• adding a new view type to the field type of ir.ui.view:

    class View(models.Model):
        _inherit = 'ir.ui.view'
        type = fields.Selection(selection_add=[('map', "Map")])
  • adding the new view type to the field view_mode of ir.actions.act_window.view:

    class ActWindowView(models.Model):
        _inherit = 'ir.actions.act_window.view'
        view_mode = fields.Selection(selection_add=[('map', "Map")])
  • creating the four main pieces which makes a view (in JavaScript):

    we need a view (a subclass of AbstractView, this is the factory), a renderer (from AbstractRenderer), a controller (from AbstractController) and a model (from AbstractModel). I suggest starting by simply extending the superclasses:

    var AbstractController = require('web.AbstractController');
    var AbstractModel = require('web.AbstractModel');
    var AbstractRenderer = require('web.AbstractRenderer');
    var AbstractView = require('web.AbstractView');
    var MapController = AbstractController.extend({});
    var MapRenderer = AbstractRenderer.extend({});
    var MapModel = AbstractModel.extend({});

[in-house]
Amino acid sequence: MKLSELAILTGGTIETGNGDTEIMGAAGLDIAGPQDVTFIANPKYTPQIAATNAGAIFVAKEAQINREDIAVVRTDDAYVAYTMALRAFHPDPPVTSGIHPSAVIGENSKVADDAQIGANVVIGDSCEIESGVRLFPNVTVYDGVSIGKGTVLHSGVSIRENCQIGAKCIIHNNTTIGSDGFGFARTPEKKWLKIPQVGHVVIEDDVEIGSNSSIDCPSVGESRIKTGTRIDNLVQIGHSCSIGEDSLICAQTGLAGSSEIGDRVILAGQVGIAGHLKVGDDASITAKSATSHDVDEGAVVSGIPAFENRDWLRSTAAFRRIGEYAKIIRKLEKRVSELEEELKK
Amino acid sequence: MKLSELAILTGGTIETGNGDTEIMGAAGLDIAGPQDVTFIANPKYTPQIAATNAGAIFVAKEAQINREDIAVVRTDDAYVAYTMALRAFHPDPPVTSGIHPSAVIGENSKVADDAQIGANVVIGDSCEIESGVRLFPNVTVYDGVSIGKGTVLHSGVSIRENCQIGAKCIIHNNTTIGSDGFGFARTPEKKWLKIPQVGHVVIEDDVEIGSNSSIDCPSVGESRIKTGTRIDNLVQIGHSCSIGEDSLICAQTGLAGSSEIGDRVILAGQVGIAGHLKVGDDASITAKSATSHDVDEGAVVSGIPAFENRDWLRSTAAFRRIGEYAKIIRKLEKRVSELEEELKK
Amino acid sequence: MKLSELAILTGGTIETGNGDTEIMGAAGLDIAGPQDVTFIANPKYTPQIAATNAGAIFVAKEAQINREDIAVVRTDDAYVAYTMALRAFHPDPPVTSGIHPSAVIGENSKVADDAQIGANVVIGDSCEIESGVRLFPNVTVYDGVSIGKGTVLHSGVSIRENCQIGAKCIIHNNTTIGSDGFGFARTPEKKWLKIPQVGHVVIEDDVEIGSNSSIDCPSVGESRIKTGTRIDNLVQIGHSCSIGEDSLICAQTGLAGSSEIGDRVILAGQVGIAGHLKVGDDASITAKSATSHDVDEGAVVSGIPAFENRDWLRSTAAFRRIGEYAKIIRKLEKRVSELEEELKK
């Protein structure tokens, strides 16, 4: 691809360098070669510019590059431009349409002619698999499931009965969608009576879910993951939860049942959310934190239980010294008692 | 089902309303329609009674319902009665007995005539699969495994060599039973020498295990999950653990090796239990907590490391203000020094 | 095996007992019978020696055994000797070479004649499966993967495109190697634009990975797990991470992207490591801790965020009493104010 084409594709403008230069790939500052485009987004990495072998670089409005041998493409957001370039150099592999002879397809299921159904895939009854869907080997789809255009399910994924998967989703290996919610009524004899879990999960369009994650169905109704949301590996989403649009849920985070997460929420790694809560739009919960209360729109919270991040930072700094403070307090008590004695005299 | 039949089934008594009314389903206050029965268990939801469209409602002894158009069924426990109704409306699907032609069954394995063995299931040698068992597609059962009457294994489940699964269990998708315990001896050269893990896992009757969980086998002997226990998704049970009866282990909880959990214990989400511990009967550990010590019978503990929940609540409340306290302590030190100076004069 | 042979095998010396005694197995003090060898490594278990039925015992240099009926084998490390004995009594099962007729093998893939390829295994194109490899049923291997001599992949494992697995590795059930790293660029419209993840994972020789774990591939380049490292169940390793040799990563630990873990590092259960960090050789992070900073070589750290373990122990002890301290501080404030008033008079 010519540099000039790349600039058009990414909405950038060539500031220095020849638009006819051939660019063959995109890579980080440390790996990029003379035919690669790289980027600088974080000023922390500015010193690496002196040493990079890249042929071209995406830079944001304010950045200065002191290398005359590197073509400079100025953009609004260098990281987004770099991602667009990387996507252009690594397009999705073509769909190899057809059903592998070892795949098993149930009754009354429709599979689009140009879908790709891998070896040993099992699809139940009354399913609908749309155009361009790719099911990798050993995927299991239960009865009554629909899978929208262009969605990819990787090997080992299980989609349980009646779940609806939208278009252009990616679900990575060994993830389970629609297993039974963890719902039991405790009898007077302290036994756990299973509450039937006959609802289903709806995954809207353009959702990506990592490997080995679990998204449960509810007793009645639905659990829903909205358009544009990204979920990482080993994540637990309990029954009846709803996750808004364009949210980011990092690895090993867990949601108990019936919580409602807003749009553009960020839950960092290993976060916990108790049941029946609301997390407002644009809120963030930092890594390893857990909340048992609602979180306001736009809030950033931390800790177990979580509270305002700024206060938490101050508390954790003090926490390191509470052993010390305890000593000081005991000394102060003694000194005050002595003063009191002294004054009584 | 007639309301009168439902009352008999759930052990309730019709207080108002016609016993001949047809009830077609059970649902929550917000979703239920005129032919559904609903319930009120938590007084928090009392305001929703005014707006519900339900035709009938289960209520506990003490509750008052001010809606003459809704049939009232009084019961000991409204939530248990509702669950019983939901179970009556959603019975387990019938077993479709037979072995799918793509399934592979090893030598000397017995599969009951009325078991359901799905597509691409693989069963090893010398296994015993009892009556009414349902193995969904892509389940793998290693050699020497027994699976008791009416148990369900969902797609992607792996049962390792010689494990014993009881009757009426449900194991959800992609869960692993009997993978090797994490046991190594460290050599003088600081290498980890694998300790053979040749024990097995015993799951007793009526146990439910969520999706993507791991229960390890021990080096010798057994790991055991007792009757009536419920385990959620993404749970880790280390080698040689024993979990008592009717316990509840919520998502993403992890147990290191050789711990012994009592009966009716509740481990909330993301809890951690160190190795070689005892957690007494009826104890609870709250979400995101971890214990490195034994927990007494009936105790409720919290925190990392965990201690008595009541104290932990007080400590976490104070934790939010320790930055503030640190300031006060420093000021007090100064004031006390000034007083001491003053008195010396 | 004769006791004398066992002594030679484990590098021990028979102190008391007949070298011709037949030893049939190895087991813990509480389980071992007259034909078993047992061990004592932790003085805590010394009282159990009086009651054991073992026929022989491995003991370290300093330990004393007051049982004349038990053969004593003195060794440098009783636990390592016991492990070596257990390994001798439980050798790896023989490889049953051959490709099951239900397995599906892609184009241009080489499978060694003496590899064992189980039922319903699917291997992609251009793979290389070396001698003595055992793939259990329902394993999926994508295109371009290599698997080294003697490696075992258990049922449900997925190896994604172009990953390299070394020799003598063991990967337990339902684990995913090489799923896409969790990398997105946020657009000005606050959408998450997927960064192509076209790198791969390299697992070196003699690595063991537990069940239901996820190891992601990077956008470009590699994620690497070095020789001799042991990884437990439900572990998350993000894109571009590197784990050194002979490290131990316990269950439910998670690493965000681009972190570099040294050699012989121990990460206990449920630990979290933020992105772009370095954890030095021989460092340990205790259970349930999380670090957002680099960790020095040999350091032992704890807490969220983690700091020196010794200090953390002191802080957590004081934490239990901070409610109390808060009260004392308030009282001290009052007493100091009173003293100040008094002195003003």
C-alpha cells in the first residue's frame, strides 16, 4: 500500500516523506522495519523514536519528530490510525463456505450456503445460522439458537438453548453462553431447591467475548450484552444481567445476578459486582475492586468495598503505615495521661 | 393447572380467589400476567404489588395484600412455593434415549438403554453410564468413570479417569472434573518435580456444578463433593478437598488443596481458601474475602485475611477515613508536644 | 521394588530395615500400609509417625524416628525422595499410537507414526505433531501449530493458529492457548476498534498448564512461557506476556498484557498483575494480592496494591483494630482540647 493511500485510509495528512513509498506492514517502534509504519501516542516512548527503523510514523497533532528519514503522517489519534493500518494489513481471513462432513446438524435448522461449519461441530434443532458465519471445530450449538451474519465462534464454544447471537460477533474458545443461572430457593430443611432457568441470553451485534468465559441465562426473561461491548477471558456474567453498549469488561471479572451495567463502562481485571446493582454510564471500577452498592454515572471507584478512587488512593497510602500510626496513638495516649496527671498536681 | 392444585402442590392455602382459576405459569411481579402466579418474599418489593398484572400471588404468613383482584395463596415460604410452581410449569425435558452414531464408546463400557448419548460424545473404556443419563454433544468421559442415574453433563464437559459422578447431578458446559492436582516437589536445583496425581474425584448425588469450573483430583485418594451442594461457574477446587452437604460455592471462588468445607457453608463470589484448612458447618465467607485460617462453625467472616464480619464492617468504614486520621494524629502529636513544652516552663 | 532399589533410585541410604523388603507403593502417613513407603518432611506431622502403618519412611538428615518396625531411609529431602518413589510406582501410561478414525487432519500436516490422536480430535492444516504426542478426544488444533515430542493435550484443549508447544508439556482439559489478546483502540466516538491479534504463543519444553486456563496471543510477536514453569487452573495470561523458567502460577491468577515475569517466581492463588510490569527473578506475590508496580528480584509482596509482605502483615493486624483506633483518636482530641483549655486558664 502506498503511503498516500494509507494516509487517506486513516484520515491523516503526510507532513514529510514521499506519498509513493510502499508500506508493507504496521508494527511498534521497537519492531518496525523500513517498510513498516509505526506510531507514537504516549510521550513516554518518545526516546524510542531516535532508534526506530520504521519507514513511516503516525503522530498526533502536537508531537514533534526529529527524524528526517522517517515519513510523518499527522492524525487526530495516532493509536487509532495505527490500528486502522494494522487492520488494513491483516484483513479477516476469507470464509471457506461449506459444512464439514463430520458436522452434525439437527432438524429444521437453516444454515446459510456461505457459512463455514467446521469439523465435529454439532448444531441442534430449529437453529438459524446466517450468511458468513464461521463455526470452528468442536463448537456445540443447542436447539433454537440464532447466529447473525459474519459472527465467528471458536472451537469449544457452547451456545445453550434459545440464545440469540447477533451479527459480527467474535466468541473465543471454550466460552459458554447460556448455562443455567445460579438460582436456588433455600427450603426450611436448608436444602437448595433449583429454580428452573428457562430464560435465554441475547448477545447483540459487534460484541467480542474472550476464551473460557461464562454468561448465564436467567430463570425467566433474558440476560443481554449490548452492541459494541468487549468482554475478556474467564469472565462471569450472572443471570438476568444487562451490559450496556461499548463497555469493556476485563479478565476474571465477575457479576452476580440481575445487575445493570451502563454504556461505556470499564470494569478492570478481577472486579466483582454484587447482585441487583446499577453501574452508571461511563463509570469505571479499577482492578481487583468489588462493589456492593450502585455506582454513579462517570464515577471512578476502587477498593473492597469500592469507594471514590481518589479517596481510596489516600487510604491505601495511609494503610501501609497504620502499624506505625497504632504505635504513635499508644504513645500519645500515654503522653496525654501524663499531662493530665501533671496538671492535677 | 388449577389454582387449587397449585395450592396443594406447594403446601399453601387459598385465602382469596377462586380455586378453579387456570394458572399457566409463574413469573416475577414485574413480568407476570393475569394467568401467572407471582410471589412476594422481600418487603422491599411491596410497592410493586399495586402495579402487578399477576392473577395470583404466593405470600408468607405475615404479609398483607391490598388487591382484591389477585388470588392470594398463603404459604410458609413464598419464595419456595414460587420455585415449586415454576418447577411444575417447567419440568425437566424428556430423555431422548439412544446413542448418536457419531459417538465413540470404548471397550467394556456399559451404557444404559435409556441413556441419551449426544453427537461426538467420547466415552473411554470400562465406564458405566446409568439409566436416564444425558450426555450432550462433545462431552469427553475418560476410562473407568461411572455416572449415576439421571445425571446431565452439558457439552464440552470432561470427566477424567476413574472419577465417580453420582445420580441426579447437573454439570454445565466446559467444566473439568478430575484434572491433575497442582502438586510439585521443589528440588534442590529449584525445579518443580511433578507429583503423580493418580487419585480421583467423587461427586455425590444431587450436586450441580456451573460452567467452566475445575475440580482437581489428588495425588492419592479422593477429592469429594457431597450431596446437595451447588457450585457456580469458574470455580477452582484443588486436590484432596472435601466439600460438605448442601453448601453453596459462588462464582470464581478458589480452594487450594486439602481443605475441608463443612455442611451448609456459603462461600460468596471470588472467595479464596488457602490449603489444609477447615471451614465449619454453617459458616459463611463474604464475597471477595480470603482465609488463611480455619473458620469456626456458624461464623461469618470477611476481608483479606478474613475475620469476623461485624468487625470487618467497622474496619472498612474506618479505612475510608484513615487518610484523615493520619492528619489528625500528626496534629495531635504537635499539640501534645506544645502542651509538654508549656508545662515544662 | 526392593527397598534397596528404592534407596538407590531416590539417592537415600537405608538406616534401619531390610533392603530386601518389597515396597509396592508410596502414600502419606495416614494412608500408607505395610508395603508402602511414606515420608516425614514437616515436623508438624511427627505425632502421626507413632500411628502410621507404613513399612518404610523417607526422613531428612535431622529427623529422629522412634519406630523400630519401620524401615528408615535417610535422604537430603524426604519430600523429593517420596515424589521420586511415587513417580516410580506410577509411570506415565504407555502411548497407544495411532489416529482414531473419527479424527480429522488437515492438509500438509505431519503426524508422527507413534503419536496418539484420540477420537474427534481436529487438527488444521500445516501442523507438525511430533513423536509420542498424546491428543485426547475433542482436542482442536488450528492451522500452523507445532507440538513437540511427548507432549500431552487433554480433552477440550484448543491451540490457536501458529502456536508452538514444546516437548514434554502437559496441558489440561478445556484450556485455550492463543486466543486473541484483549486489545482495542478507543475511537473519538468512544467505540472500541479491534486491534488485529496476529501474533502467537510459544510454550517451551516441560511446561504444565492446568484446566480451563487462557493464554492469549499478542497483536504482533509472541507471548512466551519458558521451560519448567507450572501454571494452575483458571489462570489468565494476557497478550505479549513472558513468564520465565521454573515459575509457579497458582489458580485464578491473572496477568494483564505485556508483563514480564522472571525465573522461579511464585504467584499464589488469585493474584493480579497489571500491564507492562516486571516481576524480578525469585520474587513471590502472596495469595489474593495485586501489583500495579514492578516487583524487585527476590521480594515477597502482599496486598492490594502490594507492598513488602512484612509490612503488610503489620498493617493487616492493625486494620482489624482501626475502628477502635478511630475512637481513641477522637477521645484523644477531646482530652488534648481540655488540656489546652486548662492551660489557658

var MapView = AbstractView.extend({
        config: {
            Model: MapModel,
            Controller: MapController,
            Renderer: MapRenderer,
  • adding the view to the registry:

    As usual, the mapping between a view type and the actual class needs to be updated:

    var viewRegistry = require('web.view_registry');
    viewRegistry.add('map', MapView);
  • implementing the four main classes:
    The View class needs to parse the arch field and setup the other three classes. The Renderer is in charge of representing the data in the user interface, the Model is supposed to talk to the server, to load data and process it. And the Controller is there to coordinate, to talk to the web client, …
  • creating some views in the database:
    <record id="customer_map_view" model="ir.ui.view">
        <field name="name"></field>
        <field name="model">res.partner</field>
        <field name="arch" type="xml">